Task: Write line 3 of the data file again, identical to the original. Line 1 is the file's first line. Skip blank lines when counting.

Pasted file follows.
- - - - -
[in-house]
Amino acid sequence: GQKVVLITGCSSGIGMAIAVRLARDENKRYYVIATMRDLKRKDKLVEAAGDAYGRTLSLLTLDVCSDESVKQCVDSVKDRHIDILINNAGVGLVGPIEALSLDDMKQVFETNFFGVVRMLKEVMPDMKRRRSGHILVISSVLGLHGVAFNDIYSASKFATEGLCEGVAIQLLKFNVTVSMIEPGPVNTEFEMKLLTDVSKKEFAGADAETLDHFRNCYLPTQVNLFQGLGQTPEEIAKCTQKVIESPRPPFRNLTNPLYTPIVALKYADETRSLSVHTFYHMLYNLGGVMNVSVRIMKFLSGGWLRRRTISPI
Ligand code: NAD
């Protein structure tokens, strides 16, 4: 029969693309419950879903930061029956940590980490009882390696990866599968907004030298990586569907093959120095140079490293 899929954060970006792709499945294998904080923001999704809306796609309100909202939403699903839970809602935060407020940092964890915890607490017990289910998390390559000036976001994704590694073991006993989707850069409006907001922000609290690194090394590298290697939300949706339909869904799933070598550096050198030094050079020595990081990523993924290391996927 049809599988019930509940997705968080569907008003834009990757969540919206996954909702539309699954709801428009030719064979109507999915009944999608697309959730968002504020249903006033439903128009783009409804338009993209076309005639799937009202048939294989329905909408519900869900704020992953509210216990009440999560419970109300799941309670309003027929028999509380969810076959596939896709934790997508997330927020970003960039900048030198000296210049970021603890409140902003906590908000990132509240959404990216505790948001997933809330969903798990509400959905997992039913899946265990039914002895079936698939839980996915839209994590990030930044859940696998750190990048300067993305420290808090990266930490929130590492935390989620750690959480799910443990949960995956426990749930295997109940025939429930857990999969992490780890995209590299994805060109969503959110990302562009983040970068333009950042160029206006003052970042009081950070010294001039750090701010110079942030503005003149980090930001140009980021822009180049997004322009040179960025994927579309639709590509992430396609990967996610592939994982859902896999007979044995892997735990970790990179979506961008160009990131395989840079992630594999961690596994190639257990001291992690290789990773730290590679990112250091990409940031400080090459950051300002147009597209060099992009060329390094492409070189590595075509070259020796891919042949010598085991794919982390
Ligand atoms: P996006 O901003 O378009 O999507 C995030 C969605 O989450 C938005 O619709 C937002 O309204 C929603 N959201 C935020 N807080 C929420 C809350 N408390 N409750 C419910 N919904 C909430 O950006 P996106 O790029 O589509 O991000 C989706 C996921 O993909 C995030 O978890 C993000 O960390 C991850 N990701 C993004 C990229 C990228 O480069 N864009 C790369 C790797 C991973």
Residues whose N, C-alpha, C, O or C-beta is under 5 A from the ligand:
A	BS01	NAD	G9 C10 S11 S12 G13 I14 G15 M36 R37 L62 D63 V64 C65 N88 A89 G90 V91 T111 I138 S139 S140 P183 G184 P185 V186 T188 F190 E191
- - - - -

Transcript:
Ligand code: NAD